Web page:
The Naturalist's Corner

Winter solstice




Close and dear

Warming blue oceans

Warming the brown earth

Catalyst in primordial ooze

Life affirming warmth and light

Crawling orange across the earth

Scattering darkness chasing shadows

Climbing high and round in golden glory

Climbing high and round in glorious warmth

Coaxing green shoots to reach ever skyward

Dancing on wave and ripple and slick pond tops

Casting shadows beneath trees and over meadows

Only to slip again and begin sliding down and westward

To disappear orange with cold black night nipping your heels

No one knows when or how or why this marvelous race began

No one knows when or how or why this marvelous race will end

But we know tomorrow this shining star will speed across the sky

Day will be the shortest day and the night the longest one we’ll see

Winter solstice

Winter’s night

Cold lingering

Winter’s night

It doesn’t last

Close and dear

A star appears


Tomorrow is the winter solstice, below is part of an article I wrote for the Dec. 20. 2000, issue of Smoky Mountain News. Enjoy and have a happy solstice.

For ancient peoples living in northern latitudes winter was a very trying time. The sun stayed low in the sky and disappeared quickly, days grew shorter and nights grew longer and temperatures fell. They had to live on stored provisions or what animals they might kill. Some feared the sun would disappear completely leaving the world in cold darkness.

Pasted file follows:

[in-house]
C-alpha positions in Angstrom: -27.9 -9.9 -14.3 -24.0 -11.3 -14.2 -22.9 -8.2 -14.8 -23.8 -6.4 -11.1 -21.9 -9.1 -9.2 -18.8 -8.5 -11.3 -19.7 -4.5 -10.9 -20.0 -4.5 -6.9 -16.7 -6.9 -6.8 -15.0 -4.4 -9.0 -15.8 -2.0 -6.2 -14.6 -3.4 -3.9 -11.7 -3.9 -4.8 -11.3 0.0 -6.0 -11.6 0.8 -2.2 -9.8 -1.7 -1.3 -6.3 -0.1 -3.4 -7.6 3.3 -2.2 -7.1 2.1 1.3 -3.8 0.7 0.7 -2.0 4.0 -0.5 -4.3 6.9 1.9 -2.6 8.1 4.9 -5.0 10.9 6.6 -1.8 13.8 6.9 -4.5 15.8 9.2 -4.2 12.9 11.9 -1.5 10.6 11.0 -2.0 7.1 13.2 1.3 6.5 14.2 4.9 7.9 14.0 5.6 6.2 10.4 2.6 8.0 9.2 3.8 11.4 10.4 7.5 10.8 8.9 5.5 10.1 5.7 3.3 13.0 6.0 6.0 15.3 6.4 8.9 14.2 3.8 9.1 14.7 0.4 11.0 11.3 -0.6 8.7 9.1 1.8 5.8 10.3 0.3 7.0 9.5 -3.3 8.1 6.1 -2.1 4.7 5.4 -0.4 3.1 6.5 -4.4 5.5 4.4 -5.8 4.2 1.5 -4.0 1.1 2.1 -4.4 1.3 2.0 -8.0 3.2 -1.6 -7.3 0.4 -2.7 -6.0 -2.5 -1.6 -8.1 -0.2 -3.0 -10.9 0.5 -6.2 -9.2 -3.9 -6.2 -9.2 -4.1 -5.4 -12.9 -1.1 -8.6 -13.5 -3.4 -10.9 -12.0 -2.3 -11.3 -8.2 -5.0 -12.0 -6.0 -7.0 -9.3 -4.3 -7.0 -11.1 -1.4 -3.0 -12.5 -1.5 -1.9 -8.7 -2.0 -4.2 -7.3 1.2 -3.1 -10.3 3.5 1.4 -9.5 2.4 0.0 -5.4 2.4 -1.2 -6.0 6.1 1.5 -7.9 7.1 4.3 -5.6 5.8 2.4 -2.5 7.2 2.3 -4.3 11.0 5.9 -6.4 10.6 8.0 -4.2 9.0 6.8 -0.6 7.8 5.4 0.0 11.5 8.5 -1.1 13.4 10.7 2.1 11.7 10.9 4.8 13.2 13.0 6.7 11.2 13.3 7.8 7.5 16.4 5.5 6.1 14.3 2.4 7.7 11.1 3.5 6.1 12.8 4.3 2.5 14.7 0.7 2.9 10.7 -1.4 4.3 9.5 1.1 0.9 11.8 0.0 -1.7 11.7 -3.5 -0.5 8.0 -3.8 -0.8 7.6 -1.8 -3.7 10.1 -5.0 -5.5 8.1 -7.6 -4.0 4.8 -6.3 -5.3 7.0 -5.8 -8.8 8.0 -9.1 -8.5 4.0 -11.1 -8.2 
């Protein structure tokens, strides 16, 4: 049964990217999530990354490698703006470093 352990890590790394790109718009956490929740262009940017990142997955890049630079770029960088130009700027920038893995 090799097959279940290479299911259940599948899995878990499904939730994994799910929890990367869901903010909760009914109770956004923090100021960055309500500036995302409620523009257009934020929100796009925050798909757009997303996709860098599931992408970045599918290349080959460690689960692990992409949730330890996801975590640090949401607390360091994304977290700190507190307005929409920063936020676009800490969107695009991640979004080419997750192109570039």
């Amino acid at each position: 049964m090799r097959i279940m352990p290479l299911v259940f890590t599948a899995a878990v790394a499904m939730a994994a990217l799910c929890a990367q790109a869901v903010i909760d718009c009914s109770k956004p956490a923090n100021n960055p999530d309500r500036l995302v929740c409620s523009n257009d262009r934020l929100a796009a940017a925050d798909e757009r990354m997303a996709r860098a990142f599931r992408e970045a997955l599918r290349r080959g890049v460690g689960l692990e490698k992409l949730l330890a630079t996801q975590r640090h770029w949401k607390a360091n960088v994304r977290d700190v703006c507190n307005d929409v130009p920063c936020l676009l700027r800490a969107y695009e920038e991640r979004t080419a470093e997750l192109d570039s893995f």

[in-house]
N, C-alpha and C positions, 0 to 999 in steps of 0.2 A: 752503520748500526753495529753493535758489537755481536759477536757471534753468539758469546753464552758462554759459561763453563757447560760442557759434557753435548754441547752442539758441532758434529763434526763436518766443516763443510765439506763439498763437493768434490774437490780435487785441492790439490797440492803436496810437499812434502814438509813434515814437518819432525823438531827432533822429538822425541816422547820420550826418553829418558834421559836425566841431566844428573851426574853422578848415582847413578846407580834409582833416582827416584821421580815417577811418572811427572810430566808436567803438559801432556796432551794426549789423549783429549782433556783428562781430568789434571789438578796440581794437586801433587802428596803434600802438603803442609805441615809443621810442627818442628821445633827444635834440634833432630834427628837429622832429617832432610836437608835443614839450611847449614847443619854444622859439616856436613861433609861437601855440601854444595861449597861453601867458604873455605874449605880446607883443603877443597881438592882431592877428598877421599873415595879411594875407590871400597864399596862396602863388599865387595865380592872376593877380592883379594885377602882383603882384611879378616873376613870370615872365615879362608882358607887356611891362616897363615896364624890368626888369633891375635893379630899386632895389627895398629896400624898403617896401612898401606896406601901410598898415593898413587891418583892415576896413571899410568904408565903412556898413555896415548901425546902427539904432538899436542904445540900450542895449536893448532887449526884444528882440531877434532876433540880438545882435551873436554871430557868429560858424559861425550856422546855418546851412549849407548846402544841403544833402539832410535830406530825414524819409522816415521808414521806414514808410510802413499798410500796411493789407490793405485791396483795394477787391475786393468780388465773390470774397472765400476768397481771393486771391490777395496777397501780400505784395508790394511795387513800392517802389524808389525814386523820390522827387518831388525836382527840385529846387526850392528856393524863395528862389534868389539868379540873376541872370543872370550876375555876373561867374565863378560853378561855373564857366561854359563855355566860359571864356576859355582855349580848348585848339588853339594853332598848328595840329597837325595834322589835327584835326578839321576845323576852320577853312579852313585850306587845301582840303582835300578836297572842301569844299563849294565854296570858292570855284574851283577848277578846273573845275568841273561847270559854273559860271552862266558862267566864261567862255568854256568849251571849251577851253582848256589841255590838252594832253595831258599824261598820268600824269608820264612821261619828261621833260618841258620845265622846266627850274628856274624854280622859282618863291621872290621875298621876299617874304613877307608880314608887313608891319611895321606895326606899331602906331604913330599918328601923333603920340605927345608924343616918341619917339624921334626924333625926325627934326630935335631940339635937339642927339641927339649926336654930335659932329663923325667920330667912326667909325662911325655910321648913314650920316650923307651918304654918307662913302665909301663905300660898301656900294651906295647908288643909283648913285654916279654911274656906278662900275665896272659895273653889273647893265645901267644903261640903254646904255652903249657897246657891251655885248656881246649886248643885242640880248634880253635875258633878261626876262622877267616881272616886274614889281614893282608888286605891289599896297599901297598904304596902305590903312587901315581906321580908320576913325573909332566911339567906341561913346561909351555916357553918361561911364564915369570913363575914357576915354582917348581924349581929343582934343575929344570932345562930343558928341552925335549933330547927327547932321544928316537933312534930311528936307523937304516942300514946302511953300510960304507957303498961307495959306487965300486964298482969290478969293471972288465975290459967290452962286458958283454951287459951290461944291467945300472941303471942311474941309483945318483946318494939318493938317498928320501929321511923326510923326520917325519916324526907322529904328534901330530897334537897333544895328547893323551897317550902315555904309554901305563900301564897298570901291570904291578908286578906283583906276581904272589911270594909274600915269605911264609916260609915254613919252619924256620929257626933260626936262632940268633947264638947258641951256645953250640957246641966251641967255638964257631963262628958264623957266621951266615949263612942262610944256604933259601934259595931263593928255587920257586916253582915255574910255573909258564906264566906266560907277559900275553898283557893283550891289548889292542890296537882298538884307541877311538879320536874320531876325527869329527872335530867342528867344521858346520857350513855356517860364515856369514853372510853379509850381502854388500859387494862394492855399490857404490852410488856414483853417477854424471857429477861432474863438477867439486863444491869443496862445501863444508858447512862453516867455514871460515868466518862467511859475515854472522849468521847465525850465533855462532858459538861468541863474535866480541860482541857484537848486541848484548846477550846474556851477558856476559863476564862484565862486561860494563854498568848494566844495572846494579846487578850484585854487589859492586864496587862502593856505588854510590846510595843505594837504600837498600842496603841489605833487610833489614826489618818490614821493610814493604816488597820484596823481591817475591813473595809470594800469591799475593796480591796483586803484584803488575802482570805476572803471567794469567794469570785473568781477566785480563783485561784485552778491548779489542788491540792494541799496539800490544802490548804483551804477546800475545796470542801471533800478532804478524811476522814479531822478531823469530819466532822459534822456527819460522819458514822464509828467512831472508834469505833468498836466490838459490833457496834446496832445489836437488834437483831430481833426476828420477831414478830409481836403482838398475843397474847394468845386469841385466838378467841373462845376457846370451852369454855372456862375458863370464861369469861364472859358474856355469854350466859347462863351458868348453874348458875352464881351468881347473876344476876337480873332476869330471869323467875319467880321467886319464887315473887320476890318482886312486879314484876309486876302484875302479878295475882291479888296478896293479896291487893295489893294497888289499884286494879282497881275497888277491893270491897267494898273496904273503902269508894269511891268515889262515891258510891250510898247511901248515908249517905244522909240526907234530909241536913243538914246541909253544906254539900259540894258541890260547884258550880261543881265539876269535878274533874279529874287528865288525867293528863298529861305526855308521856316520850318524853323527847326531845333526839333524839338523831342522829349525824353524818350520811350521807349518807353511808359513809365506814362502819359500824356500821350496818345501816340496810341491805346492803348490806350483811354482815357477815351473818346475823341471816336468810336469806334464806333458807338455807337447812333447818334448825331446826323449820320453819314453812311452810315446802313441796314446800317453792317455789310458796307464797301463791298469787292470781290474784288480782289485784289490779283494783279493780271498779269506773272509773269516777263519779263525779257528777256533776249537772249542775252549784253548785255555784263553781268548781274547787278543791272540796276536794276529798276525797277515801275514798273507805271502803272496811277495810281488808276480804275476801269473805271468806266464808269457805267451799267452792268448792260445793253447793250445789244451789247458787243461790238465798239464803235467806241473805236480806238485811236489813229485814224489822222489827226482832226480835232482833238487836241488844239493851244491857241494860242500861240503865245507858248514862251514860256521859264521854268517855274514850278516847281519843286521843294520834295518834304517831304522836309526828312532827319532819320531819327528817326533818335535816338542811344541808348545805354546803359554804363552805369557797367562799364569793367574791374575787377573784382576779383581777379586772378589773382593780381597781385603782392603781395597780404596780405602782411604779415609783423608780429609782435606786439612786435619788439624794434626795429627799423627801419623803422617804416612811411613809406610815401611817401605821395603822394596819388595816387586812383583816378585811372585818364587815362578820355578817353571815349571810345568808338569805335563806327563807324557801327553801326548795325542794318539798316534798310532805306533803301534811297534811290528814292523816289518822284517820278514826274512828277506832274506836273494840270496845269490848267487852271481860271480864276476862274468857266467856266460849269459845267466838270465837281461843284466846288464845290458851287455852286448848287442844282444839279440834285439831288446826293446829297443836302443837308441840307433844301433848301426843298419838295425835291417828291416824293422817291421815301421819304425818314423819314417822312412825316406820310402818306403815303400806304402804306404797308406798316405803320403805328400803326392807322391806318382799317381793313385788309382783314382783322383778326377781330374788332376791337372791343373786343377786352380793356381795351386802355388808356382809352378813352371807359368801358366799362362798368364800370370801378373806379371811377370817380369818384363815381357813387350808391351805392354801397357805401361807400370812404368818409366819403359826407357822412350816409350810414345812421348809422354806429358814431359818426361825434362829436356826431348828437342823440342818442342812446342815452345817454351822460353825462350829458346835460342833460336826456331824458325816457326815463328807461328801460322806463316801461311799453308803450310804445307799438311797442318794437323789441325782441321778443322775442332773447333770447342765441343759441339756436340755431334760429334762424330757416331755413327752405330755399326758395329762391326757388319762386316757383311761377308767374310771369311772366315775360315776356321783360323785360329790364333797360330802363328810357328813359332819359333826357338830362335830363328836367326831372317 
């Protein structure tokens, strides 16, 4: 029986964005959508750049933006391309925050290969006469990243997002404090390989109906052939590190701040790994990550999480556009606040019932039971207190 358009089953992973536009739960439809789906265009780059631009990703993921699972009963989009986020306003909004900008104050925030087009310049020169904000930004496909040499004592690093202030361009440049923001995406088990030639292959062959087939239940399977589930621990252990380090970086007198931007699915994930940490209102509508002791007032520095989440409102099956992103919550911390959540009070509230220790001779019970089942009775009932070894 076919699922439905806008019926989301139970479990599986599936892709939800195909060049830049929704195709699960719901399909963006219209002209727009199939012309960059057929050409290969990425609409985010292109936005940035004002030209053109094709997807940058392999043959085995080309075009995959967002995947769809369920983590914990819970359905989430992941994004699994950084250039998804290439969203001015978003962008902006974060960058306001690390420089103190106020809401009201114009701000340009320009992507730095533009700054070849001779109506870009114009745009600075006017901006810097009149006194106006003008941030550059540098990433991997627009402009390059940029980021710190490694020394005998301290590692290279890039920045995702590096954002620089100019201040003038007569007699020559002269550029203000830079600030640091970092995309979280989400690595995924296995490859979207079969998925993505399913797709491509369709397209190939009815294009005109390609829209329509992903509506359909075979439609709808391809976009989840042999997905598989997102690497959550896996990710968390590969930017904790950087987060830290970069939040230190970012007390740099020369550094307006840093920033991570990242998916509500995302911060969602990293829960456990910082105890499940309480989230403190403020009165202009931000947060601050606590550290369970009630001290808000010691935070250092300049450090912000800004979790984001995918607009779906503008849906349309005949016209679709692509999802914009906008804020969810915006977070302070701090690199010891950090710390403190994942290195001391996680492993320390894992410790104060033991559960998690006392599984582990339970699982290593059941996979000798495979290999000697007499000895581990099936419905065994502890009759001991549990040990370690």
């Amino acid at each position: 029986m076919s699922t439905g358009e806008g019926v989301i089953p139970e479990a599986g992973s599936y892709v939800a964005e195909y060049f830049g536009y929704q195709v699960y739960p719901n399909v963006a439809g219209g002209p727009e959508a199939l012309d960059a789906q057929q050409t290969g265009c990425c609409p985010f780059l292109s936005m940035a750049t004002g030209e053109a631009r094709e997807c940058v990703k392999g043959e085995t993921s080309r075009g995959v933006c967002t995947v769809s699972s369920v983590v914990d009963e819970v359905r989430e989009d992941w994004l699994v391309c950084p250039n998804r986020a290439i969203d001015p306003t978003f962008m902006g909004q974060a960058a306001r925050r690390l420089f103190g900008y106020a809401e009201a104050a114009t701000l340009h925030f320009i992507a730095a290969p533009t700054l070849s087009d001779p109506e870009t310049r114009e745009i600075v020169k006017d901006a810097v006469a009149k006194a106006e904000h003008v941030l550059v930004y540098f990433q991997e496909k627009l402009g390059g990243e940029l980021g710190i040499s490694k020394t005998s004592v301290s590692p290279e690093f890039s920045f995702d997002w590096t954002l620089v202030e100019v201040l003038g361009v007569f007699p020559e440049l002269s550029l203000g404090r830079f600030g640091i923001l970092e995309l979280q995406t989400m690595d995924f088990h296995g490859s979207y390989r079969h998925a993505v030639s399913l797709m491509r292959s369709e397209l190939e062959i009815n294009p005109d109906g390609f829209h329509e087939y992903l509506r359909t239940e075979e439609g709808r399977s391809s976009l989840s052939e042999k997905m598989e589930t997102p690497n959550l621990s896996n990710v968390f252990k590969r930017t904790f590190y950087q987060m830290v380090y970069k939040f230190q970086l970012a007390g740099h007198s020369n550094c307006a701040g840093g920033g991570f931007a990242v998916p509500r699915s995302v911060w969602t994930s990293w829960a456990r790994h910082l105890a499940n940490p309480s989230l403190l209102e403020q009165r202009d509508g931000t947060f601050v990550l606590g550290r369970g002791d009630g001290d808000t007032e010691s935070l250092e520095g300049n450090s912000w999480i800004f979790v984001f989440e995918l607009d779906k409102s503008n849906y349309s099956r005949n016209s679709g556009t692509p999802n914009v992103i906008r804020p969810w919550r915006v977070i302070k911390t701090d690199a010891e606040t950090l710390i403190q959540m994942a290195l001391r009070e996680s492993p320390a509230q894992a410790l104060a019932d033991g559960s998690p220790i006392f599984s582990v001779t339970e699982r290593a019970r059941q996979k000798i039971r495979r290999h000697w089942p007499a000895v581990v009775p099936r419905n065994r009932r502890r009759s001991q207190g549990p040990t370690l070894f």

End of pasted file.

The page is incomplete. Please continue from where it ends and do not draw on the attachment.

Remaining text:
After time the people would notice the sun once again growing higher in the sky and the days becoming longer. This was cause for great celebration. All aboriginal peoples in the northern latitudes celebrated the winter solstice. It was the rebirth of the sun, the rekindling of the fire of life.

Ancient Greeks celebrated “Lenaed” while Romans celebrated “Saturnalia.” The Hopi Indians have a 20-day celebration called “Soyal” during which they give aid and direction to the sun as it returns and gives strength to budding life.

Although aboriginal people had no elaborate instruments to measure the solstice, there are stone structures and monuments all around the world that appear to be tied to the solstice. Some of the oldest are in Ireland and Scotland.

In County Meath, in eastern Ireland, is a cairn that dates back to 3,300 BC. It covers nearly an acre and has a passageway 60 feet long. Above the entranceway is a small stone window. At sunrise on the winter solstice — and at no other time — sunlight penetrates all the way back to the back wall of the cairn.

In Orkneys, Scotland, there is another ancient cairn, Maes Howe, which dates back to 2,500 BC. This cairn is also designed to let sunlight in on the winter solstice. This structure was known to have contained treasures. A runic inscription probably carved in the 12th century AD by raiding Vikings reads, in part, “A long time ago was a great treasure hidden here. Lucky will be he who can find the great fortune. Hakon single-handed bore treasure from this howe.”

In Vermont, there is a natural amphitheater about 20 acres in size. It was named “Calendar One” by its discoverer. There is a stone enclosure in the center. From this enclosure, one can see a number of vertical rocks and other natural features, which create the rim of the amphitheater. During the winter and summer solstices and the spring and fall equinoxes, the sun rises and sets on certain peaks and notches in the rim.

The exact significance of these cairns and other monuments will, probably, never be known. There is little doubt that they were, and still are, recording and acknowledging the solstice. It cannot go unnoticed.

(Don Hendershot is a writer and naturalist who lives in Waynesville. He can be reached at This email address is being protected from spambots. You need JavaScript enabled to view it.)

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